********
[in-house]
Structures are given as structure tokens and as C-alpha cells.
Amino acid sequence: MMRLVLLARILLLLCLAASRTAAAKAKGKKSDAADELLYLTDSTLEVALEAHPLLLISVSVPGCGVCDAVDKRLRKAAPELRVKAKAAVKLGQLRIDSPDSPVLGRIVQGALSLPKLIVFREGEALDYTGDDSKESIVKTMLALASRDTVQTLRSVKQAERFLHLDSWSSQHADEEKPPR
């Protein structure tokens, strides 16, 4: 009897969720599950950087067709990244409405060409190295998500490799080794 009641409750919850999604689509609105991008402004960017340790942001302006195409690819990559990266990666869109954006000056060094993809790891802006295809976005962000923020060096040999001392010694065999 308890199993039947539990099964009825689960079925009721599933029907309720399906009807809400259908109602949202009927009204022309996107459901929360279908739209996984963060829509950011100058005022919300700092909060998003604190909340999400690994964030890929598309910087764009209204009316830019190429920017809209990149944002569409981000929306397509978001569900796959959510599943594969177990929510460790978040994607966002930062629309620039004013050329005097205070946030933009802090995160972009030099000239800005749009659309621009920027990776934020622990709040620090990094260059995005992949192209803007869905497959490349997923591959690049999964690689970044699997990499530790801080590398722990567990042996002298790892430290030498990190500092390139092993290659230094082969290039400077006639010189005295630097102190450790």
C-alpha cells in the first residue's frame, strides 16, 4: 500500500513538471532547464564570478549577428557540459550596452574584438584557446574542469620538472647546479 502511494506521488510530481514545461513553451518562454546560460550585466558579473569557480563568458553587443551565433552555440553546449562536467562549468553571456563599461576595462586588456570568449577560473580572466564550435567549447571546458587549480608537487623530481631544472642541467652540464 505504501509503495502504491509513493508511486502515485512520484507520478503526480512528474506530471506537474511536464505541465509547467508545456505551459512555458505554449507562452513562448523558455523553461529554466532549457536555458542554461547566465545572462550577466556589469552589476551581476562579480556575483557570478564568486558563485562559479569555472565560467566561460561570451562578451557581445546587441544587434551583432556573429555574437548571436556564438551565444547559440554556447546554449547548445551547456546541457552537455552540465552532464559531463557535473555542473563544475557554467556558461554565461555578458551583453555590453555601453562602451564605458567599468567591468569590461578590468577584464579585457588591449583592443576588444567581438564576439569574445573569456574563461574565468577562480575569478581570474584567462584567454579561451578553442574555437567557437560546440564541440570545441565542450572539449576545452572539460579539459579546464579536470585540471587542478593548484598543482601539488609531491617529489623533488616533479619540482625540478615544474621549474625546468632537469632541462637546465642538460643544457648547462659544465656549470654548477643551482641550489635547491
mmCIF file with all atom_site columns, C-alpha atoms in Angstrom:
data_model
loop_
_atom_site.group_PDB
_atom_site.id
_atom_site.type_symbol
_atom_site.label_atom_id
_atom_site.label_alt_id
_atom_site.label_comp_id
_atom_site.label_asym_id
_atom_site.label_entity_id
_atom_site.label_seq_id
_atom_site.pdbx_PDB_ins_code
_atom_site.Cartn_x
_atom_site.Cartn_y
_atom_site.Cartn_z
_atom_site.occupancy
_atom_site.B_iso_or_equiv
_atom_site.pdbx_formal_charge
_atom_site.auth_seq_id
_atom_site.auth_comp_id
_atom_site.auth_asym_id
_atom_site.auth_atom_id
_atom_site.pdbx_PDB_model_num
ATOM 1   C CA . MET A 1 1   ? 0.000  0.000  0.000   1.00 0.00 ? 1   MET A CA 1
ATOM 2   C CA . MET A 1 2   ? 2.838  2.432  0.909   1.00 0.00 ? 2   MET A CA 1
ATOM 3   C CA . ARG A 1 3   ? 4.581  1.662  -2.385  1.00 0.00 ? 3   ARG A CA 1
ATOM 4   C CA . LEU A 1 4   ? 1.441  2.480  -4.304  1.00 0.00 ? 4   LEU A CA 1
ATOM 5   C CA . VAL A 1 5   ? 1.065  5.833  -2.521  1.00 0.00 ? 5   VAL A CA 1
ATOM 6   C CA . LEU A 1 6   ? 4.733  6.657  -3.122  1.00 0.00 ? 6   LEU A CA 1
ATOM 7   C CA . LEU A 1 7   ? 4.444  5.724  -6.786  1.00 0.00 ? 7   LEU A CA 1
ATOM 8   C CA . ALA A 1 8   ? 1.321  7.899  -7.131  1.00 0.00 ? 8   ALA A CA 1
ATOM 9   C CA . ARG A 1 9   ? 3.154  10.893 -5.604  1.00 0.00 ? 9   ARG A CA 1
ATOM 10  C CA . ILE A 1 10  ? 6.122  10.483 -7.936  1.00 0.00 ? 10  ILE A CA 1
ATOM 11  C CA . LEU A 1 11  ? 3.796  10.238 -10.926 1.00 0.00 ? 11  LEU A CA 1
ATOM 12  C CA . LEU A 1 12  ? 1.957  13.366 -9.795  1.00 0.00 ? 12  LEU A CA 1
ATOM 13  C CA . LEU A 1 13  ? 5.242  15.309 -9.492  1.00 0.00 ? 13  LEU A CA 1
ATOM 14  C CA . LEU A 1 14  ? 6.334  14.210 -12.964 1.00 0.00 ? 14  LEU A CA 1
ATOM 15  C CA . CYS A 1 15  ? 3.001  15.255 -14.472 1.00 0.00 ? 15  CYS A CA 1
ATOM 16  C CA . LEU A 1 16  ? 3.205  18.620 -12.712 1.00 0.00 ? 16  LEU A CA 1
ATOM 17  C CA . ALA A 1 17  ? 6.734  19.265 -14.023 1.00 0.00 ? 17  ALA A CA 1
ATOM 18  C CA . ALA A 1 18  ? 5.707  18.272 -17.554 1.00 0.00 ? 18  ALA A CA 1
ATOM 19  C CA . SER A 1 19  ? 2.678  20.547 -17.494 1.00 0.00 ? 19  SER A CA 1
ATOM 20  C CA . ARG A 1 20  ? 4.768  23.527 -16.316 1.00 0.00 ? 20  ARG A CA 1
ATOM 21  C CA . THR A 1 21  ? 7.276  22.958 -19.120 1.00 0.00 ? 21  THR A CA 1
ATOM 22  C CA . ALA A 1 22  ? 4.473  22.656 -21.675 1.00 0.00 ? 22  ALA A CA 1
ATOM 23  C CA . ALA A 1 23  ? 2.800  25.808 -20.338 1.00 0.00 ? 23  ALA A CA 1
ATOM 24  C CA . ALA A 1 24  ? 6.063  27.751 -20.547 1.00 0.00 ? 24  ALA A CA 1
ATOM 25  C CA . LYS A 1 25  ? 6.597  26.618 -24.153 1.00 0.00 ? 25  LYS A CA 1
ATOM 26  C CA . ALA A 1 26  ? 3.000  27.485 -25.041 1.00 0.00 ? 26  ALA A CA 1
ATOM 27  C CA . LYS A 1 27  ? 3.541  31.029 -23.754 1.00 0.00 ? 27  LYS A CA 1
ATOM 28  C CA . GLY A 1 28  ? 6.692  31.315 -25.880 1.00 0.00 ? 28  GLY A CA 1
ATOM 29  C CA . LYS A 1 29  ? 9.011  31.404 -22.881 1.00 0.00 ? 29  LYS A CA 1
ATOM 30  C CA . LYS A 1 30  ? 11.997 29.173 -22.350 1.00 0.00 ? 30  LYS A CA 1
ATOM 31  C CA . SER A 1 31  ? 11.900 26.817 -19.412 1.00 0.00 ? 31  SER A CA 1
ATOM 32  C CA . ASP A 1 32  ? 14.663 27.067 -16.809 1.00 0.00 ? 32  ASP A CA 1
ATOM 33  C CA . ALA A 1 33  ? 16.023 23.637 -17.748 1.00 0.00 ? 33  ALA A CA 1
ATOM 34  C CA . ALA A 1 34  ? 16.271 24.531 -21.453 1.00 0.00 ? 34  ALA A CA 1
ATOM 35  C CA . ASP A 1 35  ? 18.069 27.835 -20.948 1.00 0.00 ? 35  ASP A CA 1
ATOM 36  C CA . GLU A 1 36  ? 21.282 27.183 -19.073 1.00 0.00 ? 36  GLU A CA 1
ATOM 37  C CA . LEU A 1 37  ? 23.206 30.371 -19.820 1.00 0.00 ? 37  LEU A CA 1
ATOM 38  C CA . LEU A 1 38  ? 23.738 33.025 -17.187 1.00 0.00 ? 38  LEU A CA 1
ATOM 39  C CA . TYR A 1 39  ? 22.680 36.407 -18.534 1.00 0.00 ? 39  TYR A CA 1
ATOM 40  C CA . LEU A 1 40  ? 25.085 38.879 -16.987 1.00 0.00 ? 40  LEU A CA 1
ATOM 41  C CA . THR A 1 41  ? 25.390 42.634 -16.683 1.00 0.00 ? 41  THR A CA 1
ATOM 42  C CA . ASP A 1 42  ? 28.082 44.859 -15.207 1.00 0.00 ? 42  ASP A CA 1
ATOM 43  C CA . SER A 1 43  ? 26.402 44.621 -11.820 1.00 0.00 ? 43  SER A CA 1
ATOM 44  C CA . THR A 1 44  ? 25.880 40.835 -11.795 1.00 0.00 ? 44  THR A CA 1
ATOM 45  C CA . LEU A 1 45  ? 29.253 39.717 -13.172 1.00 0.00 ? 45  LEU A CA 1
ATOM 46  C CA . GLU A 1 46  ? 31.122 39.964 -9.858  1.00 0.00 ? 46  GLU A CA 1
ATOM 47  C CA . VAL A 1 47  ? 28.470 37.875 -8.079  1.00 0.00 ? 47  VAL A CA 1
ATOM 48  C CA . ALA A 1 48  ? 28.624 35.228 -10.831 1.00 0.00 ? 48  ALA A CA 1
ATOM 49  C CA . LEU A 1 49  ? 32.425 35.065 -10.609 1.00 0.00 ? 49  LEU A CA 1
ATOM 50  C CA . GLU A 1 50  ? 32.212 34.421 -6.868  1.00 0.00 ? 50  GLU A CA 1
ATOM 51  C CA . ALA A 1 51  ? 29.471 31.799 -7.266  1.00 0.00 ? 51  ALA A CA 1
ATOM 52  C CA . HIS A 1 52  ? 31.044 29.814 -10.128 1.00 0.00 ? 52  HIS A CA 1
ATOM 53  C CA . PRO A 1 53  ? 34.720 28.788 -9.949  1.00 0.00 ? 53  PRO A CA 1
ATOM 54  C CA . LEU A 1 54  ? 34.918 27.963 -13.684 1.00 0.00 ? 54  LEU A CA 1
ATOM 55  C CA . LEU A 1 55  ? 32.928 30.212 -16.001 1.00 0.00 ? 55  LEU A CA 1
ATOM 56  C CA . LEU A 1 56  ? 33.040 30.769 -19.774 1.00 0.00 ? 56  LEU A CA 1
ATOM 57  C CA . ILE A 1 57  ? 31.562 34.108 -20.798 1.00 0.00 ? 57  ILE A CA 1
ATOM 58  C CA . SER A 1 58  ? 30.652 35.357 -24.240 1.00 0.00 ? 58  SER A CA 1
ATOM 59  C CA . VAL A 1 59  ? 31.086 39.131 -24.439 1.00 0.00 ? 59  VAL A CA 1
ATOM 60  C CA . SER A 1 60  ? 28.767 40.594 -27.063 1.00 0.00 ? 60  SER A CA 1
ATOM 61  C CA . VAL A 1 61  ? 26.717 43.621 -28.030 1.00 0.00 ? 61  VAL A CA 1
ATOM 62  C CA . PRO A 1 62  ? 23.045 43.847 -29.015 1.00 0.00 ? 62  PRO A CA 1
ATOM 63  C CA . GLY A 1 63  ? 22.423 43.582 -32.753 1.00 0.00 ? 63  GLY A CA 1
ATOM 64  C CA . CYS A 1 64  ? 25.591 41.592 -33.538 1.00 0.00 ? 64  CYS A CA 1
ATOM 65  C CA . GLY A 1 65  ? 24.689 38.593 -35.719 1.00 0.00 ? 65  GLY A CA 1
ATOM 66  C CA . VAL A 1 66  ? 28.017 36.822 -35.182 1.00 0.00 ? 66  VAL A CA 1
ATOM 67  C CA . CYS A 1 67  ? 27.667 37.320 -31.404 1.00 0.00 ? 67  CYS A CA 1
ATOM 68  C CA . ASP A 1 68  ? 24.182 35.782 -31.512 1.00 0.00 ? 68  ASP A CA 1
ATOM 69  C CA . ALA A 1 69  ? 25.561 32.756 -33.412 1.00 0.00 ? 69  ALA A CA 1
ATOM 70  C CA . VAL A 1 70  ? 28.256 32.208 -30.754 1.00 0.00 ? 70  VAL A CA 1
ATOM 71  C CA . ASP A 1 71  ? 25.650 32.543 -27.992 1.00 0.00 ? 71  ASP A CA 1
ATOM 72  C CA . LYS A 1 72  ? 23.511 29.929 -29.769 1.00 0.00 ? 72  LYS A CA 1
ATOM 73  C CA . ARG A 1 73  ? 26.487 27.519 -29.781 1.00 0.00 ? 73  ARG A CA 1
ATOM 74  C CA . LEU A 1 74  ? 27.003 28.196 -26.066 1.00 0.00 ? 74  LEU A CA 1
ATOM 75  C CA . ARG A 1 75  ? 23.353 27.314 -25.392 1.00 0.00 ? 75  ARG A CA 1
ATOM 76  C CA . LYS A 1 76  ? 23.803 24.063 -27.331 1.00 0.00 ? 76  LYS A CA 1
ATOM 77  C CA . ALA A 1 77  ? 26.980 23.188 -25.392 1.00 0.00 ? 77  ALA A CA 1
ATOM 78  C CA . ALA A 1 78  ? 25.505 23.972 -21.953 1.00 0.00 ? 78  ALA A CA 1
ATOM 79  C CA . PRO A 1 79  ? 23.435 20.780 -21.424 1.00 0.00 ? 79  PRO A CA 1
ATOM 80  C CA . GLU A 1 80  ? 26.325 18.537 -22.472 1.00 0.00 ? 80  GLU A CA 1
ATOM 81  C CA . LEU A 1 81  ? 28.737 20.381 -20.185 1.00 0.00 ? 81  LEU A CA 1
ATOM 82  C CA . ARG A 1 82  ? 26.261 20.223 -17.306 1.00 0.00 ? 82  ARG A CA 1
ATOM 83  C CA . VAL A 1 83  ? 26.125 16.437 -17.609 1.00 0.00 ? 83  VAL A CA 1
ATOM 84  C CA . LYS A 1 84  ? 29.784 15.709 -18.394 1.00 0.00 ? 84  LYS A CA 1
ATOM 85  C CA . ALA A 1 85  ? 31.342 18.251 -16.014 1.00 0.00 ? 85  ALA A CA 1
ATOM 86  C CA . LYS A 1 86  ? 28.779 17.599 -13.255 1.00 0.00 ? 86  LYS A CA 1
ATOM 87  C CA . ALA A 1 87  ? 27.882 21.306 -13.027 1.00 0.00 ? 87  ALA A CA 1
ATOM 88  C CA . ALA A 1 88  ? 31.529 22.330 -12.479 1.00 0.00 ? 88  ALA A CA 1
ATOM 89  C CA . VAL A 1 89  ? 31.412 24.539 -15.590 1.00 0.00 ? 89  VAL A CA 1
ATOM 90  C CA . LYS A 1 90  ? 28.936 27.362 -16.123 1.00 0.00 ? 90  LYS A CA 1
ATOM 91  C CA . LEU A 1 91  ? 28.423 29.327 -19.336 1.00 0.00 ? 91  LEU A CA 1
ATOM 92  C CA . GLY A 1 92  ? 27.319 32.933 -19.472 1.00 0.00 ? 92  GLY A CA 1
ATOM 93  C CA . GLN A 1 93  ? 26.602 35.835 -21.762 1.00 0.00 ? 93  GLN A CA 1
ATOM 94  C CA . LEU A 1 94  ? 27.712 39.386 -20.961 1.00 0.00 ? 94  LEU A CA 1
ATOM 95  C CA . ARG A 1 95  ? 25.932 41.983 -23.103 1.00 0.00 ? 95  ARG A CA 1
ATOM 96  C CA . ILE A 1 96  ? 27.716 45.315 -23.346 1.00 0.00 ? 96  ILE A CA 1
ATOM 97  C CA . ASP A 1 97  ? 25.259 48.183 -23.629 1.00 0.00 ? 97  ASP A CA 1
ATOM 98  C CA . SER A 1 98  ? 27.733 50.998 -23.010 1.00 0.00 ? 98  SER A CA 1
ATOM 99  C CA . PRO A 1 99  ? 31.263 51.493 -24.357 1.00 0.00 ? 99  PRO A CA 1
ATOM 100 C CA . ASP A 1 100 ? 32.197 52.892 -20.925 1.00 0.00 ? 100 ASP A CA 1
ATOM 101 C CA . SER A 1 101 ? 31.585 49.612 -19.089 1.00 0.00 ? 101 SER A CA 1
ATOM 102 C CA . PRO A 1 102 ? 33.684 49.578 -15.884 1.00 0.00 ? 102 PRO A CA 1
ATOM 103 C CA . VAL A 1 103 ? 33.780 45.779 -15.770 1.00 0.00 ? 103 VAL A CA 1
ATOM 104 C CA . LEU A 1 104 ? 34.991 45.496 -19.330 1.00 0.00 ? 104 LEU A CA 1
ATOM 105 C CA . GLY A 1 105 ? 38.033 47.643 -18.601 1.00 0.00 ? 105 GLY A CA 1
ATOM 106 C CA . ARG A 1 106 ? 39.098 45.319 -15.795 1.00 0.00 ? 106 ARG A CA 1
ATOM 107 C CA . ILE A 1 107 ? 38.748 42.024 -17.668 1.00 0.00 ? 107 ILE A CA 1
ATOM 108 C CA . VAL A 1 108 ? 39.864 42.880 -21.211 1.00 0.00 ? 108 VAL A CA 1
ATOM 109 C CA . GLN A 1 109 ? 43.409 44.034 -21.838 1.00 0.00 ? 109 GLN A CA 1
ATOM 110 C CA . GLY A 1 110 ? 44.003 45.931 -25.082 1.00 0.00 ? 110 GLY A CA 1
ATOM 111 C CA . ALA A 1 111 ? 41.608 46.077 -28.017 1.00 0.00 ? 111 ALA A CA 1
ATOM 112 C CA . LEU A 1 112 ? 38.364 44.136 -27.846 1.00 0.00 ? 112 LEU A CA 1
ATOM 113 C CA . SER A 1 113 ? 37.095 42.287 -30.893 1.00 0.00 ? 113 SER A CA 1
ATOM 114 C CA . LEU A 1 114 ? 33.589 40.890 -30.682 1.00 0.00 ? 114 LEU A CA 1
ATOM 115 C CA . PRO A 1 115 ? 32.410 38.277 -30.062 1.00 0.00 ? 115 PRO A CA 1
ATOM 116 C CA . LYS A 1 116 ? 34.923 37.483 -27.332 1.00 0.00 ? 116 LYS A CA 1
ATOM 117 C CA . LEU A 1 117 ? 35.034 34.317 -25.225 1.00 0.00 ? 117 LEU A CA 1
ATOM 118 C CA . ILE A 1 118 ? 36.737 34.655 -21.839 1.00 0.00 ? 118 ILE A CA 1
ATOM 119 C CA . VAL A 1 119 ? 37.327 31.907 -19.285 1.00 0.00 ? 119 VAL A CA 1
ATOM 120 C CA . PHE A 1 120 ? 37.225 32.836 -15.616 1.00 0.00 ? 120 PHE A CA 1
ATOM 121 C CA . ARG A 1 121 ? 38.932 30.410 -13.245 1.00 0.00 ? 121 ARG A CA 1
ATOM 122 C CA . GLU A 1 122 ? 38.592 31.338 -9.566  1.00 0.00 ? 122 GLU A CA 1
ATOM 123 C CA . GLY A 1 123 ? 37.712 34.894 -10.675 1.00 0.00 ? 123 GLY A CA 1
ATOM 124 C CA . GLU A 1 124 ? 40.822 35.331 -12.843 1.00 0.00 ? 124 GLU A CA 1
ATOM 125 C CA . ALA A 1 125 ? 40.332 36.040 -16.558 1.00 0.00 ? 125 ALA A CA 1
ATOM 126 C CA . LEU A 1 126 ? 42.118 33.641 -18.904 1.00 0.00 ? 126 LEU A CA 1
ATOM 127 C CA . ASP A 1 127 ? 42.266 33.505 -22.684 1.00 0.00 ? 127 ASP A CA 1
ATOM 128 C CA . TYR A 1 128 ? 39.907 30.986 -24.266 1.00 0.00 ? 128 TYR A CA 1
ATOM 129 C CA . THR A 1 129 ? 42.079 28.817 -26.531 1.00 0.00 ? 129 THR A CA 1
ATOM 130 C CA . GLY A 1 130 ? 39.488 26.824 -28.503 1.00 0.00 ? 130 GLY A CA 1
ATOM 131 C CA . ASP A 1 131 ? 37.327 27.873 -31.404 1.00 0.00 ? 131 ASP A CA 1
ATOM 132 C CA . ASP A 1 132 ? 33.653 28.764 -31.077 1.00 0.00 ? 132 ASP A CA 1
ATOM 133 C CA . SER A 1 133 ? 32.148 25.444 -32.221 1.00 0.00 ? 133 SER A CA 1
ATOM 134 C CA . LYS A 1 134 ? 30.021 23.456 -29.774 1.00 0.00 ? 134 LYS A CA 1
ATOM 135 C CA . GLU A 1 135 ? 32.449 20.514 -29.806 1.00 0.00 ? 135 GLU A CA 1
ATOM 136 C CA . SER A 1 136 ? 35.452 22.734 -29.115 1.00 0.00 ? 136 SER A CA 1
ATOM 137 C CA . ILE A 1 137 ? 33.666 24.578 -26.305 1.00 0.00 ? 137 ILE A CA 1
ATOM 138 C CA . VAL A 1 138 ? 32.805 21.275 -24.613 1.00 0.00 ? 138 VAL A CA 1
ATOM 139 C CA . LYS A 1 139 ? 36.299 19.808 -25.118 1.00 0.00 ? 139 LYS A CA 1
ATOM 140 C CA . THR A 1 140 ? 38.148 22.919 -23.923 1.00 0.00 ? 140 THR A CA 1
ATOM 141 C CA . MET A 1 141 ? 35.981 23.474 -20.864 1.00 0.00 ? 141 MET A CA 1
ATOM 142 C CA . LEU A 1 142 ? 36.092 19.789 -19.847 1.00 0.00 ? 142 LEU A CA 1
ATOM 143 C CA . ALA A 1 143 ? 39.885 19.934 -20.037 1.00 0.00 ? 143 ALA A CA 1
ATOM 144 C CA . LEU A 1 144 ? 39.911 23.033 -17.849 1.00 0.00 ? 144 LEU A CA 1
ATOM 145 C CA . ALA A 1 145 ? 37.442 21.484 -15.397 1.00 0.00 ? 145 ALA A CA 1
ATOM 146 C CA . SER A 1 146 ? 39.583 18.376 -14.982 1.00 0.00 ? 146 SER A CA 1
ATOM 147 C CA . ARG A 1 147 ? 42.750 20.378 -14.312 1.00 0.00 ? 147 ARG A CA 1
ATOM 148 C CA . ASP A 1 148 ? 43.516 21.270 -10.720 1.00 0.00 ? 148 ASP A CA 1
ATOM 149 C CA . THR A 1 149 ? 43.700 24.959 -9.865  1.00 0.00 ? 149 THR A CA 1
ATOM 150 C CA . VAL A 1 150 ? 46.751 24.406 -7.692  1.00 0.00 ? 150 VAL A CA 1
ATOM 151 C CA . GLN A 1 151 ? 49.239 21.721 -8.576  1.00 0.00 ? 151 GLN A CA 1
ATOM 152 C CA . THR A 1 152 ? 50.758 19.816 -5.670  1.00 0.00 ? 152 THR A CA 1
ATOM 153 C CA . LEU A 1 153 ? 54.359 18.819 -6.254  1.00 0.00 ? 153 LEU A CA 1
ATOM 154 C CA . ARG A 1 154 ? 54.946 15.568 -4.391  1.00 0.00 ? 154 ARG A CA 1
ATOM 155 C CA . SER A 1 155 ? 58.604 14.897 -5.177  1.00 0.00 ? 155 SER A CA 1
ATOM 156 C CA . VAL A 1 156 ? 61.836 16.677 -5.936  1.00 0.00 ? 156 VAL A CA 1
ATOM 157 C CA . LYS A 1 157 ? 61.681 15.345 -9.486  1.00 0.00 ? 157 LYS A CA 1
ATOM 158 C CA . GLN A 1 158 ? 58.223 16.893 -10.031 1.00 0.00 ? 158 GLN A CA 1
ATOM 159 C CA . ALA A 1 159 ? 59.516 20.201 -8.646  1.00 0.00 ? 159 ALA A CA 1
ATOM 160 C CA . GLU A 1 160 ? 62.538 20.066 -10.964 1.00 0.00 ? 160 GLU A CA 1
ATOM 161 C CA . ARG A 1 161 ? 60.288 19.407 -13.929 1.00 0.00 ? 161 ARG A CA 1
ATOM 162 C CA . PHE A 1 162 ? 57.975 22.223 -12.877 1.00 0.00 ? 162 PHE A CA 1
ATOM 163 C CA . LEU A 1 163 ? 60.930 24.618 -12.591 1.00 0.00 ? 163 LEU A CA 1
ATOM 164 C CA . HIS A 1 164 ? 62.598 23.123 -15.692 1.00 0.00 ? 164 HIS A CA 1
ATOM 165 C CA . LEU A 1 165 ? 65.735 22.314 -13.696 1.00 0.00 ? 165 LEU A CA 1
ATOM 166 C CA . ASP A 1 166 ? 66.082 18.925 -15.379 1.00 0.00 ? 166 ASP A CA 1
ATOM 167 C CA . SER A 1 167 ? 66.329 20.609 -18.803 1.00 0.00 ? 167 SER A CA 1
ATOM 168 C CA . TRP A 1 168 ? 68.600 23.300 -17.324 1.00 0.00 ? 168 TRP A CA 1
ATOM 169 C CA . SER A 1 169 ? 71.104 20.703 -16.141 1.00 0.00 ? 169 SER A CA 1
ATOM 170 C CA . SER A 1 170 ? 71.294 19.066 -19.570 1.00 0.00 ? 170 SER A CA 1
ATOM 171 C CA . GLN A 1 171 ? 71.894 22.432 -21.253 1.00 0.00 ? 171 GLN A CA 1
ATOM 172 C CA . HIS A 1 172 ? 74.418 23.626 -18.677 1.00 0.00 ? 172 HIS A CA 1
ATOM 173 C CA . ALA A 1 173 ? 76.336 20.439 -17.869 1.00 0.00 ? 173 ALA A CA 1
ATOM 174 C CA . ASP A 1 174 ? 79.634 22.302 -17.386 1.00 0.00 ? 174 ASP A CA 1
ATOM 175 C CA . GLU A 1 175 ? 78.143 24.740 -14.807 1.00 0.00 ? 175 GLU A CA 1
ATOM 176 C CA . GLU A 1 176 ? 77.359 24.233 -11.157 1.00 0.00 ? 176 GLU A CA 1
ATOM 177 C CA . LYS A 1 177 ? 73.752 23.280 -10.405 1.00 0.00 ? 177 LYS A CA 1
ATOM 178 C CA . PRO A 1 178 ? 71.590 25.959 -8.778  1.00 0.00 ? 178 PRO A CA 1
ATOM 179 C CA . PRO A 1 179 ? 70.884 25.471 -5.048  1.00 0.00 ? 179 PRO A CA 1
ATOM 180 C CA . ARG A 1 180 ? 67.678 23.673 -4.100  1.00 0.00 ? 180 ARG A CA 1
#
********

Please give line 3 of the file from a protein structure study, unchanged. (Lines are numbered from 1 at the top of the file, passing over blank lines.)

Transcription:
Amino acid sequence: MMRLVLLARILLLLCLAASRTAAAKAKGKKSDAADELLYLTDSTLEVALEAHPLLLISVSVPGCGVCDAVDKRLRKAAPELRVKAKAAVKLGQLRIDSPDSPVLGRIVQGALSLPKLIVFREGEALDYTGDDSKESIVKTMLALASRDTVQTLRSVKQAERFLHLDSWSSQHADEEKPPR